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Discussion in 'Off-topic' started by viper32cm, Jul 28, 2006.
I'll be passing this on to everyone I know.
If this is believed at face value....oh crap!! If, as the only "super power" left, we can't close our southern border, we are not super at all...
It is as believable as the "invasion" by Asians, mostly Chinese, during the 19th century, and many, many ethnicities (including huge numbers of Irish and Italian) during the early 20th century. In most cases, the immigrants kept their own cultures and languages to varying degrees for 1 or more generations. They even frequently had their own communities or neighborhoods. Over the years, assimilation has tended to erode the boundaries of such neighborhoods. There are notable exceptions (e.g., San Francisco's Chinatown).
The extent to which people keep some of their own cultures and language varies. I have a friend who is a native-born American. His parents were Romanian. He speaks very little English. He was born in West Virginia in the 1930s. His children speak both English and Romanian and like Romanian food. Some of them are Romanian Orthodox, and some are not. His granchildren speak English and virtually no Romanian, and also like Romanian food. None of them are Romanian Orthodox. Do I resent having to speak to him in Romanian? No (but our conversations don't last super long ), not any more than I resent putting tomatoes on the side for my guests that don't like tomatoes in their salad. There are a lot of people in this world, and I have no reason to believe my way is the best way. Sure, he limited his opportunities in life by living in America and not learning English. But, he lives with his choice.
Is America being destroyed by the current large influx of Latinos? I hardly think so. Is America being changed by the current large influx of Latinos? Absolutely. Is the change good or bad? I don't know, but it probably is some of each.
I do know that Americans largely are woefully ignorant of other languages and cultures. If we are going to be a "superpower," with the concomitant responsibility of policing the world, we must have a greater understanding of what we are policing.
However Ilegal immigration is a different matter.
I was not intending to imply that people have to convert from their religions in order to assimilate. My point was that people frequently retain portions of their culture, including their religion. The family to which I am referring attends a Romanian Orthodox Church in the US. The services (a few of which I have attended) are conducted largely in Romanian. And, while you no doubt have a much greater knowledge of Orthodox Christianity than I do, I do know that there are some differences between Russian and Romanian Orthodox beliefs, including the date on which Christmas is celebrated (Russian Orthodox Christians use the traditional Orthodox calendar, while Romanian Orthodox Christians use the traditional Orthodox calendar to determine when Easter is, but not Christmas).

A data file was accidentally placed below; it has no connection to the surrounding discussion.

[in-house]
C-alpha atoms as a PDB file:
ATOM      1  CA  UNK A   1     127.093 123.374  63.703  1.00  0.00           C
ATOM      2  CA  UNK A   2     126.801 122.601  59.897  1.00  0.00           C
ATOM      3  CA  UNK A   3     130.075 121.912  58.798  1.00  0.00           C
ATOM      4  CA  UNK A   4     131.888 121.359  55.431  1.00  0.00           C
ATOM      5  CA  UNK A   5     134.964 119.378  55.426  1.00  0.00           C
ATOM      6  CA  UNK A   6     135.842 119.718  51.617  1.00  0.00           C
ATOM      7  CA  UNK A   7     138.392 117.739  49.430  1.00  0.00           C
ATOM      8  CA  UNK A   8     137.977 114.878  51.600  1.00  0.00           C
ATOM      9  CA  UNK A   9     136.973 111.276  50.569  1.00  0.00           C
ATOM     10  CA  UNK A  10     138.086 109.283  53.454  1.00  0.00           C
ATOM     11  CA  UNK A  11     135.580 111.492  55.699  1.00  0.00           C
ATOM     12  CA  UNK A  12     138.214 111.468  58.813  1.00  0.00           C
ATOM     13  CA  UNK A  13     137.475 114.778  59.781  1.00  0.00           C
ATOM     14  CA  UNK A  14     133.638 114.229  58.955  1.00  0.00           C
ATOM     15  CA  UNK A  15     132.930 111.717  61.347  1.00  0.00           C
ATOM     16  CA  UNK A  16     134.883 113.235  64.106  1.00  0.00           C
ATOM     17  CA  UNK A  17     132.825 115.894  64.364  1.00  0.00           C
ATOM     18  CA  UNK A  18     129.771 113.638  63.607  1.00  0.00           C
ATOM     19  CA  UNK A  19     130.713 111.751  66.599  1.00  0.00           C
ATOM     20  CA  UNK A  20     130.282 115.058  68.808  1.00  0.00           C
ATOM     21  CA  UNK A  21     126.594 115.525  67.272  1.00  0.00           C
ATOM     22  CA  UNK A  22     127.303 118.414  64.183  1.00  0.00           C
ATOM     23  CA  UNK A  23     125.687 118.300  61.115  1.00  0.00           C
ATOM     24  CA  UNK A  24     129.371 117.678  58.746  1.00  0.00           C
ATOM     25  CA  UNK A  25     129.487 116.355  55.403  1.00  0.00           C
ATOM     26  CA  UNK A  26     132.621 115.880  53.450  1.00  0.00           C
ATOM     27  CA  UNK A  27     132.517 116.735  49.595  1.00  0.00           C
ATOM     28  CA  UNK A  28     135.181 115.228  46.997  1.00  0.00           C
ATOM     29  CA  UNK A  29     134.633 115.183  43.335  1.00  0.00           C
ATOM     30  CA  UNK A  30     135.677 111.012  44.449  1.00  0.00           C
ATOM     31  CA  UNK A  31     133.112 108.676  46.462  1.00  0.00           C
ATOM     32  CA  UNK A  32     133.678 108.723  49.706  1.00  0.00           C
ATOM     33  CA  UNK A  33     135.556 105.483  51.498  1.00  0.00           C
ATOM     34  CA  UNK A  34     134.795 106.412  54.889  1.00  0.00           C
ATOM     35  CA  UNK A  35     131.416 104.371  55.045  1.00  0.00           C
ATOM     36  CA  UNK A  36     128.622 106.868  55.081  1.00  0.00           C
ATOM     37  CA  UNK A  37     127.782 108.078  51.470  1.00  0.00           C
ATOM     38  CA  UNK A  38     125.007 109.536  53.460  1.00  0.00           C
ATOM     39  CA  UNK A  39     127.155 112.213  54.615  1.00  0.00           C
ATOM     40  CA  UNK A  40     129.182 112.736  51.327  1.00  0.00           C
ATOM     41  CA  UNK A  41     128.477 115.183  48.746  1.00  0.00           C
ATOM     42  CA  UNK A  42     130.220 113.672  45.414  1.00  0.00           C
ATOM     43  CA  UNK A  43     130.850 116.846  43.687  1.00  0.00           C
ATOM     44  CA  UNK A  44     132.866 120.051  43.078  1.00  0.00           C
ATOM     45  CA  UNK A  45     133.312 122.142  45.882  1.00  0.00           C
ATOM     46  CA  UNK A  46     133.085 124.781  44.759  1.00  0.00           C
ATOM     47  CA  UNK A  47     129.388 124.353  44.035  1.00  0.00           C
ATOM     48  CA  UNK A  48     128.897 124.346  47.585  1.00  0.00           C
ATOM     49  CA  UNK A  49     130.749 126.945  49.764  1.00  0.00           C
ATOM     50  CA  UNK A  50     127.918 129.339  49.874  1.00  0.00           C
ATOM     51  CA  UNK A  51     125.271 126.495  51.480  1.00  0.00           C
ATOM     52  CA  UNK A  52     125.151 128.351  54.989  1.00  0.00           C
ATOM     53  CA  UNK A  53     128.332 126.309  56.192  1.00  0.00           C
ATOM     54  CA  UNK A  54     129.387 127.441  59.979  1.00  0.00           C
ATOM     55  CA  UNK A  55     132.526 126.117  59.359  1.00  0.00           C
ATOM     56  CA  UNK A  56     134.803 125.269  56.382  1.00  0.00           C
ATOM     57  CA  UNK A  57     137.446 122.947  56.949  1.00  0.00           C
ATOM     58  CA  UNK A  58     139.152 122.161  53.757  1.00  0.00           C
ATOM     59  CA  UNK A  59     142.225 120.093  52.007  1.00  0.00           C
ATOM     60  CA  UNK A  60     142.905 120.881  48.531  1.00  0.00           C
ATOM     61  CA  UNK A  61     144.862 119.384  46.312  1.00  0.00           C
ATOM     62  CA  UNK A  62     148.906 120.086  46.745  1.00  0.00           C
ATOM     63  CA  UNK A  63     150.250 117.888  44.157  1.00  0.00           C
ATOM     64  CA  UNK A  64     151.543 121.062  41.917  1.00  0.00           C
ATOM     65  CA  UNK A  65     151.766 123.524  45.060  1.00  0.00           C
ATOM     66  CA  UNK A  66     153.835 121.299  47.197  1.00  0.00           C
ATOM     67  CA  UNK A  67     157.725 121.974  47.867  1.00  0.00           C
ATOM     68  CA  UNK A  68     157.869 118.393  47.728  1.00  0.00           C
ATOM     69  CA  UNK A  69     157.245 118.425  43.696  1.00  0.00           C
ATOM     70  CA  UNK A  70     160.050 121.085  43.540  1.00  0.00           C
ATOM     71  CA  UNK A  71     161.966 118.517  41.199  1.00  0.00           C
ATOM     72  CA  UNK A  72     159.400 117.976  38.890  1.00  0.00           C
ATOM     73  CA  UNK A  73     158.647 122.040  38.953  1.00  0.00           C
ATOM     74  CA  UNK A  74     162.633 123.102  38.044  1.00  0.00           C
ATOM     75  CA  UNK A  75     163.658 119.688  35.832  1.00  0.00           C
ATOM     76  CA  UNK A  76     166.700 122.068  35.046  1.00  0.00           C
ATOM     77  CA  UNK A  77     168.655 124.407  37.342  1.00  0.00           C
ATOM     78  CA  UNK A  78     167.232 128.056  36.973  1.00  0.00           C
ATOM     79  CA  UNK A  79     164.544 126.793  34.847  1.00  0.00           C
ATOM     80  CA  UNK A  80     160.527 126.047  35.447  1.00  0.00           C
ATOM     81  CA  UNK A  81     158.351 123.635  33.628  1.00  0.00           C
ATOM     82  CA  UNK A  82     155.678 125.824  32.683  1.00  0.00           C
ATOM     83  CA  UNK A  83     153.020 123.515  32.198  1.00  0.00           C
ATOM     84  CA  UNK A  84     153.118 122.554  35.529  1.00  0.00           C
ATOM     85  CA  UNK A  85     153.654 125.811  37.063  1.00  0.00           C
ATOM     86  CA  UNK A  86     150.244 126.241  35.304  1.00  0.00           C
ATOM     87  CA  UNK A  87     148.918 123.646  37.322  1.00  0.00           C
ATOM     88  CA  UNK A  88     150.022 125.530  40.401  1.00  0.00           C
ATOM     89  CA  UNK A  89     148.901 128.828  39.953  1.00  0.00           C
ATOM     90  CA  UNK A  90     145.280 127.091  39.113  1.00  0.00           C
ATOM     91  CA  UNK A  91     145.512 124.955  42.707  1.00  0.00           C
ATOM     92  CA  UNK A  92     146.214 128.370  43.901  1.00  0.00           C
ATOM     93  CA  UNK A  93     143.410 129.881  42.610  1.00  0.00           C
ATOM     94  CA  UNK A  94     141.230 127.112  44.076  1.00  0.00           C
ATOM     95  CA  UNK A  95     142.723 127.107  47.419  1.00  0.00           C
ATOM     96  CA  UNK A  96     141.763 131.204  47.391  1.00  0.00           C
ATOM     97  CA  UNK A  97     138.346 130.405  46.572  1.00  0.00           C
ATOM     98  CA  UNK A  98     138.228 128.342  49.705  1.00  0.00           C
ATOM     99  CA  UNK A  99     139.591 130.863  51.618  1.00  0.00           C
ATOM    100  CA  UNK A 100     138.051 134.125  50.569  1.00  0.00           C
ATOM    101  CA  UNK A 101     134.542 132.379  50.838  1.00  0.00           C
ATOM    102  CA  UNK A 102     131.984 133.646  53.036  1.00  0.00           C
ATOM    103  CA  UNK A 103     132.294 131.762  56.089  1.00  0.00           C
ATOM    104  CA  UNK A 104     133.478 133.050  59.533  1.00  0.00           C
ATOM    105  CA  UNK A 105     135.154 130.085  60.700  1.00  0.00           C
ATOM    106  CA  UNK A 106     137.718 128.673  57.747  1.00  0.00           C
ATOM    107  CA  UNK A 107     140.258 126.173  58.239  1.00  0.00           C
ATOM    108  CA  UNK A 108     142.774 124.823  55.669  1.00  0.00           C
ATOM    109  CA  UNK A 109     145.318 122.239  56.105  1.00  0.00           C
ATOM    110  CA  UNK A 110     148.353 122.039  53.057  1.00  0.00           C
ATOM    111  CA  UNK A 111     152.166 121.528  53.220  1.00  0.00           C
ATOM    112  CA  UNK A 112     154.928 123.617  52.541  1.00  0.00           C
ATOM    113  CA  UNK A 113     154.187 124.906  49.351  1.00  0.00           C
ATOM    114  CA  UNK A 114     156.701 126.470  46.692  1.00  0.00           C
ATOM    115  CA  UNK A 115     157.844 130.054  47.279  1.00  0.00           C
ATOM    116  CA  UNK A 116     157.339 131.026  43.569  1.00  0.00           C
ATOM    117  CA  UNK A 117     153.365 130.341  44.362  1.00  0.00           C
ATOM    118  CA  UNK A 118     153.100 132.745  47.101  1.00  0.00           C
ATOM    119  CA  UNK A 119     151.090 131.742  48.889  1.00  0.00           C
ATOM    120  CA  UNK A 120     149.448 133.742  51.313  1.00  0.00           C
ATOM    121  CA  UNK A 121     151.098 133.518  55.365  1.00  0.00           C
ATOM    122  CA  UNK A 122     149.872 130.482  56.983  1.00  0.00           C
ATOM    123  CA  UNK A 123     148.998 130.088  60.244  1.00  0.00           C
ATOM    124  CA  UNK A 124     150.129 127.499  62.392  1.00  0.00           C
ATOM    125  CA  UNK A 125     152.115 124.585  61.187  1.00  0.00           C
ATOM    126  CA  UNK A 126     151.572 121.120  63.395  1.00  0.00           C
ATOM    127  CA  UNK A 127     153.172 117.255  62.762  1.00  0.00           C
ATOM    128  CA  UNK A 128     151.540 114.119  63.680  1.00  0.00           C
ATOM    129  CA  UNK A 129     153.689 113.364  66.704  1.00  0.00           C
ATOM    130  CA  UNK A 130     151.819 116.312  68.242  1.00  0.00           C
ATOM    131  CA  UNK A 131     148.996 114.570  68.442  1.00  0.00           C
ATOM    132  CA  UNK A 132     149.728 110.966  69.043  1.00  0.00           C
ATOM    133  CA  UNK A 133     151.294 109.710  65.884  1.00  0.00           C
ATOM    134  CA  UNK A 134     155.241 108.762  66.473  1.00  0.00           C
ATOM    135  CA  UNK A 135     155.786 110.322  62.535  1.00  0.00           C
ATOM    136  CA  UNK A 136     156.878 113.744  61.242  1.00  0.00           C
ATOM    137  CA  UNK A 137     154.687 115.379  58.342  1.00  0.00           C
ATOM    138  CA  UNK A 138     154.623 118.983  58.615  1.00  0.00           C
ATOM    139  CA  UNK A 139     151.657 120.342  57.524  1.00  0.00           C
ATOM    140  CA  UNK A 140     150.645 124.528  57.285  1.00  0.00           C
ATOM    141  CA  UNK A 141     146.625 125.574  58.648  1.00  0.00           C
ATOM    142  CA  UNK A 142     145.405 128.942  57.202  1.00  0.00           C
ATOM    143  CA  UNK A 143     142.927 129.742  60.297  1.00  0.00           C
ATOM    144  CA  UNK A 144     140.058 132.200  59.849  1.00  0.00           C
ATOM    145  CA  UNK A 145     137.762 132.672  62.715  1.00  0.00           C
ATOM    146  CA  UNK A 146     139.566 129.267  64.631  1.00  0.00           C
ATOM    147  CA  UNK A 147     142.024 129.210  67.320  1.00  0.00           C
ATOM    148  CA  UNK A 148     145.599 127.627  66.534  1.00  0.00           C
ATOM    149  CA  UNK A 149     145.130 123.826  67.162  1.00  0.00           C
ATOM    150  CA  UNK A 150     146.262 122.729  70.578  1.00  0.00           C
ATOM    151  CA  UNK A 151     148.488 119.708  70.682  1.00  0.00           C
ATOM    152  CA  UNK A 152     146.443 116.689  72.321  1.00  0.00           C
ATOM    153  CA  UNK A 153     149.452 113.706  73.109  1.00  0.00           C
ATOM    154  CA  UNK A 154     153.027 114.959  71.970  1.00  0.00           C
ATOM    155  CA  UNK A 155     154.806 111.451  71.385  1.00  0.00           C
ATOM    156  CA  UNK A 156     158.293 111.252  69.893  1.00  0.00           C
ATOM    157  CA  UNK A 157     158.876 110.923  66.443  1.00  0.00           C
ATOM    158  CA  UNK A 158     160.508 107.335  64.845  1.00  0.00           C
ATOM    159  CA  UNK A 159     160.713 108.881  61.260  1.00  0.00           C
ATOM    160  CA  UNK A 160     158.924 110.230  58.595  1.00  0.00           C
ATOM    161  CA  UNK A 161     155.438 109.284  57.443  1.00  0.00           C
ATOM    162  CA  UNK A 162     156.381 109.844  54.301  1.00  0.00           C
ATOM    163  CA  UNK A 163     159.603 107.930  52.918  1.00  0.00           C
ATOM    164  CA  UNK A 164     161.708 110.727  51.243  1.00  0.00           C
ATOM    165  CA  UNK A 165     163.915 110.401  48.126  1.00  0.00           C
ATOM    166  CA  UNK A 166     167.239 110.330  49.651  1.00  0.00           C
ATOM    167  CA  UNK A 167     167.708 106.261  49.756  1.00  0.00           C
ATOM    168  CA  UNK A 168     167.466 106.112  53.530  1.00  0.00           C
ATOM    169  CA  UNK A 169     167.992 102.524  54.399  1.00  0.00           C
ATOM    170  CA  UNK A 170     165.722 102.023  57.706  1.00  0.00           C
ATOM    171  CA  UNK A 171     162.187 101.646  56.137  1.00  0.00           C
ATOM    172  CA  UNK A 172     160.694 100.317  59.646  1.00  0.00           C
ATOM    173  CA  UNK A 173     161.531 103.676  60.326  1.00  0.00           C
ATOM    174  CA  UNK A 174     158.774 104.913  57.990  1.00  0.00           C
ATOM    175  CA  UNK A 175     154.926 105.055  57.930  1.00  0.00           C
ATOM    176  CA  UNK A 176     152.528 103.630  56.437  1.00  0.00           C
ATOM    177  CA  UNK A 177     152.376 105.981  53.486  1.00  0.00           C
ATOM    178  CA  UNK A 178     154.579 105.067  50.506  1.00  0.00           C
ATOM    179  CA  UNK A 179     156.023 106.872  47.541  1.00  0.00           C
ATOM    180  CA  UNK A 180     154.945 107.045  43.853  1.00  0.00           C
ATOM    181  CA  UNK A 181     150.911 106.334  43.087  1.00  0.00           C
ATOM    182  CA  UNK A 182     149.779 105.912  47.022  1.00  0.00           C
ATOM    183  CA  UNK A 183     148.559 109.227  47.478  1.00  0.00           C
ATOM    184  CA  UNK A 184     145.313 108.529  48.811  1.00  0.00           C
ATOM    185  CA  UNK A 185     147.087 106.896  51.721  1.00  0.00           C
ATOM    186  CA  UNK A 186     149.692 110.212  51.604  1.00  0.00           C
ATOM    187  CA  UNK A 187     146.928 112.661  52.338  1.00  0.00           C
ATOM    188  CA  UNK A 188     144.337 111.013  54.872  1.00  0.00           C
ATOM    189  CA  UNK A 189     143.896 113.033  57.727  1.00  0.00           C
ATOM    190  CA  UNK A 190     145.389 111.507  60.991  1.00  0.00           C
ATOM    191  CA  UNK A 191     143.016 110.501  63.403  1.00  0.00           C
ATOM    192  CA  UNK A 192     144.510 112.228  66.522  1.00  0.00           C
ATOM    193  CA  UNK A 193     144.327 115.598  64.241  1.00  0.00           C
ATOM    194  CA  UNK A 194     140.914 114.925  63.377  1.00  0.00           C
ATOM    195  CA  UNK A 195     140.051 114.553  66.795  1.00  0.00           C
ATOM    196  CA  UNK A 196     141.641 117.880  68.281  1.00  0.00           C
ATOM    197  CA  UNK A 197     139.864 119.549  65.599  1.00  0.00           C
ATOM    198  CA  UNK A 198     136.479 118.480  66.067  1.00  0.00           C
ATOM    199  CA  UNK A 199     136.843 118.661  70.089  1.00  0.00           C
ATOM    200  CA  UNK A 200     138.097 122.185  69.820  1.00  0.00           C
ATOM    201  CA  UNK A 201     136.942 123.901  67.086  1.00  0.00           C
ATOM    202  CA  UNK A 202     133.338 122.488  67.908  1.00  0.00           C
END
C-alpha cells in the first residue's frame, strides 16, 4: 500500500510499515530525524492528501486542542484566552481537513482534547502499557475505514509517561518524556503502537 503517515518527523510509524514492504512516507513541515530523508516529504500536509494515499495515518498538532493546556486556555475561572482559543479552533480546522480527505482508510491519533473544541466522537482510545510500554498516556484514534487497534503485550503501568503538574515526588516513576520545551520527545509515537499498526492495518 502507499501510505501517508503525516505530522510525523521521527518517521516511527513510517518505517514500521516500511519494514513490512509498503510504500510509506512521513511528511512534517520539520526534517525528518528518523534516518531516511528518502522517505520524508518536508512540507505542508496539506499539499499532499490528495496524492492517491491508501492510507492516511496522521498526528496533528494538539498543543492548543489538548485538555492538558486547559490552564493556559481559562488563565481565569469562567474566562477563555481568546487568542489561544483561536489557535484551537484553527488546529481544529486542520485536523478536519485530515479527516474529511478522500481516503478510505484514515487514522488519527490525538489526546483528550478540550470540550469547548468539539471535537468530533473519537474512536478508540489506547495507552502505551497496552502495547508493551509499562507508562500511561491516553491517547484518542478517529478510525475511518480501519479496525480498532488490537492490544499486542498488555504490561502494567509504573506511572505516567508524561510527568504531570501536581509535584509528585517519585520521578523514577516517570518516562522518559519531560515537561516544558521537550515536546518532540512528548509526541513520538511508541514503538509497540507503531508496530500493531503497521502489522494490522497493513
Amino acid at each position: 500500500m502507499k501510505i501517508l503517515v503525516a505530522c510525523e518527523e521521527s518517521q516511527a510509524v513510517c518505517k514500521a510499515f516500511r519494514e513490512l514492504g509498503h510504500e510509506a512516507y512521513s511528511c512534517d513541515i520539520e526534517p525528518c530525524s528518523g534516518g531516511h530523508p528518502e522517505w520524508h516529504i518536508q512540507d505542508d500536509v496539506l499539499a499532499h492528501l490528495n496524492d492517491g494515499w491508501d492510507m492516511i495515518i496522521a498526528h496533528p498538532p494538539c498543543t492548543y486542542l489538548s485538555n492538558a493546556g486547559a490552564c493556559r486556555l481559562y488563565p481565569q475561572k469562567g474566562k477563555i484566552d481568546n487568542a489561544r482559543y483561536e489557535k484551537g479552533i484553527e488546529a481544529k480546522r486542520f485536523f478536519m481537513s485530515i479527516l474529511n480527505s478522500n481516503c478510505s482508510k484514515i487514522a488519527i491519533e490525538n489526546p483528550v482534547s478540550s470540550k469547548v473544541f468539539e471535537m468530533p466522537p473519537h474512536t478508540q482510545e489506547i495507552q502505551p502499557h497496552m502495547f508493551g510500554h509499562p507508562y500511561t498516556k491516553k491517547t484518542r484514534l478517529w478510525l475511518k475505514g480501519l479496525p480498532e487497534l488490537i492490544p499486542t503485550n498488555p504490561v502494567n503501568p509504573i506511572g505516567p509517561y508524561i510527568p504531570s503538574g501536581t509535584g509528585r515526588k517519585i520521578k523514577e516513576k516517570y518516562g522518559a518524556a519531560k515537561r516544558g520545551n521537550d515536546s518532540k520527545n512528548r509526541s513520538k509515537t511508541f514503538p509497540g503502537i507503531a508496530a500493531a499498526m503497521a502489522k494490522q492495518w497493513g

And, in Romania, they call it the Romanian Orthodox Church.
Thanks for the lesson. As I said above, we must strive to understand other cultures.
Which brings me back to the video that started this thread. It implies in its "modest proposal" that encouraging immigrants to keep their culture will destroy America. That's why I raised the example of the language, religion, and food of one family I know (of third-generation native-born Americans). They have kept, in varying but lesser degrees through the years, some of their language, religion, and foods (significant aspects of any culture). And, I don't accept the premise that anyone ought to be discouraged from keeping any of that.
IMHO, the video is a bit extreme and contains statements that are, at the very least, misleading. Example, Switzerland seems to get along pretty well with four official languages and has been a sovereign political entity since the 1600's.
There is a big difference between an immigrant community retaining its cultural identity and an immigrant community seeking to alter the host nation. I am a member of a fairly unqiue ethnic group that, unlike many others, was annexed by the US government rather entering it as immigrants. We have a fairly strong cultural identity, but I am unaware of any demands ever made on the local level to require classes to be taught in multiple languages or road signs to include multiple languages or voting booths to have instructions in multiple languages.
I just stand in disbelief as I see a group of people come to this country voluntarily and in a number of cases illegally, and then have the audacity to demand that we accommodate them. While I am cognizant of the point that JRM makes regarding histeria created by mass immigration of other groups through history, I believe that there are some rather large differences in our current situation.
I don't think it is as much the ones entering that are demanding changes, it is the Democrats that want to gain votes who sponsor such crap.